NS023431
45k

Taken by RD3 Steve Karolyi from the deck of the USS Mahan (DLG-11) around 1968 in the Gulf of Tonkin.

Richard Hallowell
RD1 DLG-11  69-71
CVA-34 Oriskany
NS023432
133k

Seventh Fleet ships replenishing in the South China Sea, May 1969. Photographed by PH1 Long. Ships present are (from front to back): USS Wiltsie (DD-716), USS Tappahannock (AO-43), USS Oriskany (CVA-34), USS Mars (AFS-1), and USS Perkins (DD-877).

Official U.S. Navy Photograph (# USN 1139357).

NHC
CVA-34 Oriskany
NS023454
166k

Aerial 3/4 starboard bow view of USS Oriskany (CVA-34) conducting air operations in the South China Sea, May 6, 1969. Official US Navy Photograph from the ship's photo lab (# CVA-34-3398-5-6-1969), taken from an HC-1 Seasprite by PH1 R. A. Long.

The carrier was on her 12th overseas deployment, and 4th Vietnam Cruise, April 16–November 17, 1969. On board was Carrier Air Wing NINETEEN, tailcode "NM", consisting of the following squadrons: VF-191 "Satan's Kittens" and VF-194 "Red Lightnings" (F-8J Crusaders); VA-23 "Black Knights" and VA-192 "Golden Dragons" (A-4F Skyhawks); VA-195 "Dambusters" (A-4E Skyhawks); VFP-63 Det. 34 "Eyes of the Fleet" (RF-8G Crusaders); VAQ-130 Det. 34 "Zappers" (EKA-3B Skywarriors); VAW-111 Det. 34 "Hunters" (E-1B Tracers); and HC-1 Det. 6 "Fleet Angels" (UH-2C Seasprites).

Robert M. Cieri
CVA-34 Oriskany
NS023449
165k

USS Oriskany (CVA-34), with Point Loma and San Diego Bay in the background. This photo, from Marine Photos and Publishing of Spring Valley, CA, appears to have been taken sometime after Mighty O's 1968 overhaul.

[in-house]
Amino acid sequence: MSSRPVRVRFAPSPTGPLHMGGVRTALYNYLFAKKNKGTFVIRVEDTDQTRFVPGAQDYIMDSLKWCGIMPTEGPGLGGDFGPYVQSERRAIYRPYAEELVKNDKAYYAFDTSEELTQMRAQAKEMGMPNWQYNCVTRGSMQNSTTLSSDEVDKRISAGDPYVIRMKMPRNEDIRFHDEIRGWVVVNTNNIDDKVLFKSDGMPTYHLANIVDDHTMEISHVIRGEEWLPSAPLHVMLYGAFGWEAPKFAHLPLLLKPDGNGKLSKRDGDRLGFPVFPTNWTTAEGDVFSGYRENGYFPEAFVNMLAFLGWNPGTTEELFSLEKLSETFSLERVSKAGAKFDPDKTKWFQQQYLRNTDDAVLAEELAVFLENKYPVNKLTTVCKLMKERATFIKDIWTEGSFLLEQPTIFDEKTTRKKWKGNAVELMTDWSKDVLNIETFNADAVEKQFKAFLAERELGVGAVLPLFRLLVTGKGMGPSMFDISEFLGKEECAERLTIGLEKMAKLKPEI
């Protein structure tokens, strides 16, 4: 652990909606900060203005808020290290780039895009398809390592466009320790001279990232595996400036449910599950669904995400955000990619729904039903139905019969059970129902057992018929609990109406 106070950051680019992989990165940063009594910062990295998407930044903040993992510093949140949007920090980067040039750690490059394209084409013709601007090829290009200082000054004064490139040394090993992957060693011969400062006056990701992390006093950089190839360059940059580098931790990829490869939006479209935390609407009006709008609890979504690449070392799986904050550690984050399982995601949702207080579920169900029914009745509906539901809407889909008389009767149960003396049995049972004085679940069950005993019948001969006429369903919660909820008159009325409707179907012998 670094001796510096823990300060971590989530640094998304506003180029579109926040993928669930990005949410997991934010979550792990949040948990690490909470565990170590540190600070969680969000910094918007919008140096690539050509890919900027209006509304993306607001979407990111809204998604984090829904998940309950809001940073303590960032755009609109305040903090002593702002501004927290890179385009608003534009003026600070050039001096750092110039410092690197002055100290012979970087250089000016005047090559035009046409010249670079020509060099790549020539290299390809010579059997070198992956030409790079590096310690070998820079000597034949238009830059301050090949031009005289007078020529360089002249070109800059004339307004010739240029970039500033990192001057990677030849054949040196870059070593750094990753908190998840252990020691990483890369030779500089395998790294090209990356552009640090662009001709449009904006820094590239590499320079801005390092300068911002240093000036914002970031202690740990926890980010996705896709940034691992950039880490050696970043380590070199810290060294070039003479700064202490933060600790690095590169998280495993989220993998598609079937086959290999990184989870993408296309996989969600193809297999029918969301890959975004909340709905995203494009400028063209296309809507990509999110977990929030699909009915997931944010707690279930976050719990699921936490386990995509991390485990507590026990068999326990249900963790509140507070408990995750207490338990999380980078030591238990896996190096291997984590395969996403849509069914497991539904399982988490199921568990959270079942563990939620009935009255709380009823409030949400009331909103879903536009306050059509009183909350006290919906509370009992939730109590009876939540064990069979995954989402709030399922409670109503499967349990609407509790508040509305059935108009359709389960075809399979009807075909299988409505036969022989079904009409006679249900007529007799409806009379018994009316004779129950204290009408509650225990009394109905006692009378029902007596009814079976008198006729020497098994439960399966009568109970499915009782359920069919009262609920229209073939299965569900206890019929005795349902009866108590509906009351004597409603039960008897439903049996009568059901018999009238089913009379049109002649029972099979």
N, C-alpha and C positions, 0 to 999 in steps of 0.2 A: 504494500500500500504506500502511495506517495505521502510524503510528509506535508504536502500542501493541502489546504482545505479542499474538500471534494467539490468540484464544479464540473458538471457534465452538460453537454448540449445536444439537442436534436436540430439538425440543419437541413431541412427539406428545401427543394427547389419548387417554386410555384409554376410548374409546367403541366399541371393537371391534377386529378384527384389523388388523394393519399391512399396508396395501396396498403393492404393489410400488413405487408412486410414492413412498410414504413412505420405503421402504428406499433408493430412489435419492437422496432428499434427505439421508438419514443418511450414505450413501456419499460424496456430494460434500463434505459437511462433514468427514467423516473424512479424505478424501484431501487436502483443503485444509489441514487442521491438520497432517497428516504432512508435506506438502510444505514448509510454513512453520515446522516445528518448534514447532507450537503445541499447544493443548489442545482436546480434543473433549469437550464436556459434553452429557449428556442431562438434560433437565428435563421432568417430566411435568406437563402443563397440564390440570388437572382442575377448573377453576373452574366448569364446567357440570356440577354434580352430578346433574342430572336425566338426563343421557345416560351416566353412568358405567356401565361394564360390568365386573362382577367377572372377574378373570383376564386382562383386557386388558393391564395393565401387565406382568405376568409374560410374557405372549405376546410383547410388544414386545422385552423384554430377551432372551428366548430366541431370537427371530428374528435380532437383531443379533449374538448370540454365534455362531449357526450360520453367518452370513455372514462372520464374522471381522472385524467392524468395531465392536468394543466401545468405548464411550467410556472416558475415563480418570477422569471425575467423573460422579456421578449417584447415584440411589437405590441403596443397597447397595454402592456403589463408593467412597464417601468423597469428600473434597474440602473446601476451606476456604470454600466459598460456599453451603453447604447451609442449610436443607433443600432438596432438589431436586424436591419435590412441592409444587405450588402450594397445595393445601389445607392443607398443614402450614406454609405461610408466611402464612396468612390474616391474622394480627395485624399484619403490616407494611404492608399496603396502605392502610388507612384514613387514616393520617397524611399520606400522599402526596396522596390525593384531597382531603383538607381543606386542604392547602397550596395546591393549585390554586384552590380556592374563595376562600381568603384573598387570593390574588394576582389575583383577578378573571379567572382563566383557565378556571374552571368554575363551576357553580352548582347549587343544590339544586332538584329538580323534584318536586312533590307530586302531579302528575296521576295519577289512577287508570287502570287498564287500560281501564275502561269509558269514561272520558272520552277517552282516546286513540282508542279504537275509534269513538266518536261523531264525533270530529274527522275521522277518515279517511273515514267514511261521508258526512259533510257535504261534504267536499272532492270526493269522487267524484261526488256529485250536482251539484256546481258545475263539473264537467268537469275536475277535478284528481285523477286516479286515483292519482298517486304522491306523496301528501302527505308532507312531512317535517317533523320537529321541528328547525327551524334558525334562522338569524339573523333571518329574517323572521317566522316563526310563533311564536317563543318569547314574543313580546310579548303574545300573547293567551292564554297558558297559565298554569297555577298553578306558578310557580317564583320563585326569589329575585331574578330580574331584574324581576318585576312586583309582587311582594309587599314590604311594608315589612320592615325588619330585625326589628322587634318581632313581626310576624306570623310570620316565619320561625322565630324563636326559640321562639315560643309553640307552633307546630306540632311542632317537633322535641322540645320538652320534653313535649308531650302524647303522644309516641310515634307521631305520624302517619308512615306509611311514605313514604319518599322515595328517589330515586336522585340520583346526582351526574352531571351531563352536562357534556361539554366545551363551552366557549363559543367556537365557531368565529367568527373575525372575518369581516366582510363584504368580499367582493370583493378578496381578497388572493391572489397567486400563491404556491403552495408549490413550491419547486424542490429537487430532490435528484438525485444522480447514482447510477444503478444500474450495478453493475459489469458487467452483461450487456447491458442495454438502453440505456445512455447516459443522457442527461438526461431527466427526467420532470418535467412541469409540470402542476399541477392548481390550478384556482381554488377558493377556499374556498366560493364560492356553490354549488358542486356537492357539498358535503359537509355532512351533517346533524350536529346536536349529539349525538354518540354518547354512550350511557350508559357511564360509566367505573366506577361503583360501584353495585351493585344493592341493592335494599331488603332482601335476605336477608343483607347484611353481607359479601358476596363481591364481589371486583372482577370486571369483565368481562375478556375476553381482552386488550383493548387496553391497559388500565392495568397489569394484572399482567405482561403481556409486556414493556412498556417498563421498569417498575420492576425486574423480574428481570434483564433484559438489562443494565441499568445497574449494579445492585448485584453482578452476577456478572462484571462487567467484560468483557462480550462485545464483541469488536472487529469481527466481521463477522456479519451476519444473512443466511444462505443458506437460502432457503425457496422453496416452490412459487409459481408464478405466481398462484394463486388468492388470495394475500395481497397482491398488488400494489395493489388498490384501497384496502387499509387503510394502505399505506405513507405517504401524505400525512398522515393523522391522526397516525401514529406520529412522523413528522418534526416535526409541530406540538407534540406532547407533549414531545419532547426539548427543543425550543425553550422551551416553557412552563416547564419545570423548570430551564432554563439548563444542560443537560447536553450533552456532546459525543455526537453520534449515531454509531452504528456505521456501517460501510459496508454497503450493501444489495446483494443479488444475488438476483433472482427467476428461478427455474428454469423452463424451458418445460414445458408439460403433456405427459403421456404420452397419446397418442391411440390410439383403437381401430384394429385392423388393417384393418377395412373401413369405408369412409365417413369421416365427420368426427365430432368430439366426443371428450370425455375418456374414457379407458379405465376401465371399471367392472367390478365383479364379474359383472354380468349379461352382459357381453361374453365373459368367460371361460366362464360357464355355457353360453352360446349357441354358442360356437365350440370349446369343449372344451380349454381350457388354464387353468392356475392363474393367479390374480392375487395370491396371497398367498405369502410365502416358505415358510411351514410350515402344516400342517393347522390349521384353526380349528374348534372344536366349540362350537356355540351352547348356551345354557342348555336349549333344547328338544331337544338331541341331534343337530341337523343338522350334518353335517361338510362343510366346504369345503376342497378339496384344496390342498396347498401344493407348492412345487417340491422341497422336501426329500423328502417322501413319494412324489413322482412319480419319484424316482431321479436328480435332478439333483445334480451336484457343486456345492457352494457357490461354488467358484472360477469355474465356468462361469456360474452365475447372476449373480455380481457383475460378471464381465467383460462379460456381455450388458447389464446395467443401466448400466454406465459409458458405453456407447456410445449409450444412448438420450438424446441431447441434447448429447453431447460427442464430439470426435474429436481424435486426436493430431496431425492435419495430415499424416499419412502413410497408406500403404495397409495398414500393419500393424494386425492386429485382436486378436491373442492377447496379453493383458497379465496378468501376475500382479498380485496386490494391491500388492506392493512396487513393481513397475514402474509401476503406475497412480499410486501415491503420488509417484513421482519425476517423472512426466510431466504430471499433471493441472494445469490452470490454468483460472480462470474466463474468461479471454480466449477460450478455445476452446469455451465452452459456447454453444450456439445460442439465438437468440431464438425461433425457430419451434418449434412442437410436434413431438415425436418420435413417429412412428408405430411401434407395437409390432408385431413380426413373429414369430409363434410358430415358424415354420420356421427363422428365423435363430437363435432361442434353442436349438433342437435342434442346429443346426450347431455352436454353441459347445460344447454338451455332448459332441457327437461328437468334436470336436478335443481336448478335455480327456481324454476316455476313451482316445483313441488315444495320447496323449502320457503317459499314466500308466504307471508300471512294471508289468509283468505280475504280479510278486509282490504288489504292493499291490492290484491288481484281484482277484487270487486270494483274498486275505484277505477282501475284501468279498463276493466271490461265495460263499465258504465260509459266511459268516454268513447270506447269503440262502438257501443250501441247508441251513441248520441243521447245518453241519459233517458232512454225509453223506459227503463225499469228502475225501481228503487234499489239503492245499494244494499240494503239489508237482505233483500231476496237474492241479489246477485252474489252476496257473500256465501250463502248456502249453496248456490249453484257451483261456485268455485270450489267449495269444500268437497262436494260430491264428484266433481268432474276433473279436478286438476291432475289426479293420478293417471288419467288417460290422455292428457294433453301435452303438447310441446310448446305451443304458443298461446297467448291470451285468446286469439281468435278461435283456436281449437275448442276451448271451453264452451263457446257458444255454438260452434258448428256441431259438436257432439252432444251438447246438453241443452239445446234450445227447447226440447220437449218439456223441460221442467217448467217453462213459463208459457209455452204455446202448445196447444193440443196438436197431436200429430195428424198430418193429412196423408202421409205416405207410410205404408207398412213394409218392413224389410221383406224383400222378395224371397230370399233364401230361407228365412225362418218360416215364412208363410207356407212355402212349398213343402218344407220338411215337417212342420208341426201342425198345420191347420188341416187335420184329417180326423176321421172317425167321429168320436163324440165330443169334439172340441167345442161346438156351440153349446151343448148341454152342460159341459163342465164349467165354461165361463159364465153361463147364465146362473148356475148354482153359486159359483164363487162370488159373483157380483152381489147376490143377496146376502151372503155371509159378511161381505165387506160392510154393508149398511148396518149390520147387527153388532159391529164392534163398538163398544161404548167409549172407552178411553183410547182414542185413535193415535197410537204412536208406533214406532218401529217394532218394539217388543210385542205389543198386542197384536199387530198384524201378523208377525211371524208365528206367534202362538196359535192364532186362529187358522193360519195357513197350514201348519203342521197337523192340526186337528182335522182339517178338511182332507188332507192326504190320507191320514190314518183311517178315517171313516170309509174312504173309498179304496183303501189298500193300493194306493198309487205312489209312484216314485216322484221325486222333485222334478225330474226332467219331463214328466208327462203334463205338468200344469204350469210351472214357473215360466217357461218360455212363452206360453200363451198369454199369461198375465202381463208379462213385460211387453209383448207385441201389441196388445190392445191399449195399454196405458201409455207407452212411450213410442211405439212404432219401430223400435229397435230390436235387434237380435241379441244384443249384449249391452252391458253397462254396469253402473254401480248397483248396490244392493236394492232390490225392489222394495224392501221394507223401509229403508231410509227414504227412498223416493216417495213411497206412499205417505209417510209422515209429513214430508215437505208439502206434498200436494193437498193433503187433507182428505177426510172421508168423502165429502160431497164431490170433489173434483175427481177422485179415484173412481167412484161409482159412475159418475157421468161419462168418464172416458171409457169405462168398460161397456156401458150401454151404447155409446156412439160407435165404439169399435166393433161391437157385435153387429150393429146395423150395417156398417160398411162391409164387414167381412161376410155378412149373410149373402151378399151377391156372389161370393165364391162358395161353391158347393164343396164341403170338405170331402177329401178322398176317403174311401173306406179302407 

David Buell

NS023443
112k USS Oriskany (CVA-34) makes a port approach to USS Niagara Falls (AFS-3) at Yankee Station, summer-fall 1969. © William P. Jones, former medical officer, USS Niagara Falls

NS023466
121k USS Oriskany (CVA-34) underway in the first half of the 1970s, with Carrier Air Wing (CVW) 19 aboard. Wolfgang Hechler

NS023463
190k

These pictures were taken off the coast of Vietnam, November 1971. They were taken from the island, on "vulture's row," during flight recovery operations ("traps"). The pictures are of A-7 Corsair IIs. This time, they aborted ("boltered") their landing and had to go around for another attempt.

The first four pictures appear to be of an A-7A from VA-153 "Blue Tail Flies." The last picture appears to be of an A-7B from VA-155 "Silver Foxes."

Bob Canchola, BT, USS Oriskany 1971–1973

NS023463a
186k

NS023463b
190k

NS023463c
189k

NS023463d
177k

NS023464
176k